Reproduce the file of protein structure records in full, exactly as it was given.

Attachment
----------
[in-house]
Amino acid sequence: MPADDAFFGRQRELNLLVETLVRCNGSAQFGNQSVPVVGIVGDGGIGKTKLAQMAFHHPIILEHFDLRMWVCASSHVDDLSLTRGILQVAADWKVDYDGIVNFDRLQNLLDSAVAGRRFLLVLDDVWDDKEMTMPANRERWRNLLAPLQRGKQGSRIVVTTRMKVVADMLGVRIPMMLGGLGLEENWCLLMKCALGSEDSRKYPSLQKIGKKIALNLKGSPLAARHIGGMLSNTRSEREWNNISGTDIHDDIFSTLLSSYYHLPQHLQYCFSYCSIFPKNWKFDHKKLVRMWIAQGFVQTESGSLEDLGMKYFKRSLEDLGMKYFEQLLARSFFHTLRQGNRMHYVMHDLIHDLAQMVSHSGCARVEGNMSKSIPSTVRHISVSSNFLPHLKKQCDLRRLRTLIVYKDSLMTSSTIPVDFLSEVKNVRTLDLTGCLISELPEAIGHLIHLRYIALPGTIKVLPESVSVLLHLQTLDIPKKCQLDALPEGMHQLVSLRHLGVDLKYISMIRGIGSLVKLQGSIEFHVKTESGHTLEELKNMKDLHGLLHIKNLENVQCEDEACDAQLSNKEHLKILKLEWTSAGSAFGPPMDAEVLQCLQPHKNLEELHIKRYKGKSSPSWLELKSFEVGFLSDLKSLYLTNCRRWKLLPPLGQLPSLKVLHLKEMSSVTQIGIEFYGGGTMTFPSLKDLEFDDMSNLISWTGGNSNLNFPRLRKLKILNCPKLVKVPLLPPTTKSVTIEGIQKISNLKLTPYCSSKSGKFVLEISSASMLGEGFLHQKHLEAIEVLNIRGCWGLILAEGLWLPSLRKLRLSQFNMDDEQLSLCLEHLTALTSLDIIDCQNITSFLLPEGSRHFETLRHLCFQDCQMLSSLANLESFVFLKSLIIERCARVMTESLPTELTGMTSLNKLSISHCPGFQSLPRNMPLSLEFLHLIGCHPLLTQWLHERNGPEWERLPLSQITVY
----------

[in-house]
Amino acid sequence: MPADDAFFGRQRELNLLVETLVRCNGSAQFGNQSVPVVGIVGDGGIGKTKLAQMAFHHPIILEHFDLRMWVCASSHVDDLSLTRGILQVAADWKVDYDGIVNFDRLQNLLDSAVAGRRFLLVLDDVWDDKEMTMPANRERWRNLLAPLQRGKQGSRIVVTTRMKVVADMLGVRIPMMLGGLGLEENWCLLMKCALGSEDSRKYPSLQKIGKKIALNLKGSPLAARHIGGMLSNTRSEREWNNISGTDIHDDIFSTLLSSYYHLPQHLQYCFSYCSIFPKNWKFDHKKLVRMWIAQGFVQTESGSLEDLGMKYFKRSLEDLGMKYFEQLLARSFFHTLRQGNRMHYVMHDLIHDLAQMVSHSGCARVEGNMSKSIPSTVRHISVSSNFLPHLKKQCDLRRLRTLIVYKDSLMTSSTIPVDFLSEVKNVRTLDLTGCLISELPEAIGHLIHLRYIALPGTIKVLPESVSVLLHLQTLDIPKKCQLDALPEGMHQLVSLRHLGVDLKYISMIRGIGSLVKLQGSIEFHVKTESGHTLEELKNMKDLHGLLHIKNLENVQCEDEACDAQLSNKEHLKILKLEWTSAGSAFGPPMDAEVLQCLQPHKNLEELHIKRYKGKSSPSWLELKSFEVGFLSDLKSLYLTNCRRWKLLPPLGQLPSLKVLHLKEMSSVTQIGIEFYGGGTMTFPSLKDLEFDDMSNLISWTGGNSNLNFPRLRKLKILNCPKLVKVPLLPPTTKSVTIEGIQKISNLKLTPYCSSKSGKFVLEISSASMLGEGFLHQKHLEAIEVLNIRGCWGLILAEGLWLPSLRKLRLSQFNMDDEQLSLCLEHLTALTSLDIIDCQNITSFLLPEGSRHFETLRHLCFQDCQMLSSLANLESFVFLKSLIIERCARVMTESLPTELTGMTSLNKLSISHCPGFQSLPRNMPLSLEFLHLIGCHPLLTQWLHERNGPEWERLPLSQITVY